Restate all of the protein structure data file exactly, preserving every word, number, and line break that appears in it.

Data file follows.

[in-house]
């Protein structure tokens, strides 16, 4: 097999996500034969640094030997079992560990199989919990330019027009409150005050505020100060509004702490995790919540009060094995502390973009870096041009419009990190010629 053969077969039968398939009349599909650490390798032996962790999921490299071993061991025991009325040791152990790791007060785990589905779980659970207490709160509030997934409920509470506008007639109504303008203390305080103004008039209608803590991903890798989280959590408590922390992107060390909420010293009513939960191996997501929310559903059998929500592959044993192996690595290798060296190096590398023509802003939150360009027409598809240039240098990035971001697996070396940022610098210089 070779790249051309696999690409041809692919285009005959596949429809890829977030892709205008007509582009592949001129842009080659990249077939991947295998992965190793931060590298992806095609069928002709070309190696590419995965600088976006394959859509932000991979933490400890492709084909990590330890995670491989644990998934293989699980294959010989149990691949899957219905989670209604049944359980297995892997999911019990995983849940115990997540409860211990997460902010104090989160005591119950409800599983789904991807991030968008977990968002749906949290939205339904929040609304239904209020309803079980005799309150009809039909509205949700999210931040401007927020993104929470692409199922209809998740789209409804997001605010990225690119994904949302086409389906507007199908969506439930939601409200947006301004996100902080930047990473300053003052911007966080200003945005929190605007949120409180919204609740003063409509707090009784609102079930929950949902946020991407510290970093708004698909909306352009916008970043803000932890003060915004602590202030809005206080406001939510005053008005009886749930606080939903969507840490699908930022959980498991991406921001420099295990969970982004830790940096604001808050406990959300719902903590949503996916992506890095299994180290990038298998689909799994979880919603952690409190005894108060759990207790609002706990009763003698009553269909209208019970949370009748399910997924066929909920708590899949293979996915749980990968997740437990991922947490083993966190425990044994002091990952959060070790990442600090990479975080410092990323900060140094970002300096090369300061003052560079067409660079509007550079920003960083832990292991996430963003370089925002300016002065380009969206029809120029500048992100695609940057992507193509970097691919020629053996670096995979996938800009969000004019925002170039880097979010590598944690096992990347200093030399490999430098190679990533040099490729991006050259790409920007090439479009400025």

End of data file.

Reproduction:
[in-house]
């Protein structure tokens, strides 16, 4: 097999996500034969640094030997079992560990199989919990330019027009409150005050505020100060509004702490995790919540009060094995502390973009870096041009419009990190010629 053969077969039968398939009349599909650490390798032996962790999921490299071993061991025991009325040791152990790791007060785990589905779980659970207490709160509030997934409920509470506008007639109504303008203390305080103004008039209608803590991903890798989280959590408590922390992107060390909420010293009513939960191996997501929310559903059998929500592959044993192996690595290798060296190096590398023509802003939150360009027409598809240039240098990035971001697996070396940022610098210089 070779790249051309696999690409041809692919285009005959596949429809890829977030892709205008007509582009592949001129842009080659990249077939991947295998992965190793931060590298992806095609069928002709070309190696590419995965600088976006394959859509932000991979933490400890492709084909990590330890995670491989644990998934293989699980294959010989149990691949899957219905989670209604049944359980297995892997999911019990995983849940115990997540409860211990997460902010104090989160005591119950409800599983789904991807991030968008977990968002749906949290939205339904929040609304239904209020309803079980005799309150009809039909509205949700999210931040401007927020993104929470692409199922209809998740789209409804997001605010990225690119994904949302086409389906507007199908969506439930939601409200947006301004996100902080930047990473300053003052911007966080200003945005929190605007949120409180919204609740003063409509707090009784609102079930929950949902946020991407510290970093708004698909909306352009916008970043803000932890003060915004602590202030809005206080406001939510005053008005009886749930606080939903969507840490699908930022959980498991991406921001420099295990969970982004830790940096604001808050406990959300719902903590949503996916992506890095299994180290990038298998689909799994979880919603952690409190005894108060759990207790609002706990009763003698009553269909209208019970949370009748399910997924066929909920708590899949293979996915749980990968997740437990991922947490083993966190425990044994002091990952959060070790990442600090990479975080410092990323900060140094970002300096090369300061003052560079067409660079509007550079920003960083832990292991996430963003370089925002300016002065380009969206029809120029500048992100695609940057992507193509970097691919020629053996670096995979996938800009969000004019925002170039880097979010590598944690096992990347200093030399490999430098190679990533040099490729991006050259790409920007090439479009400025």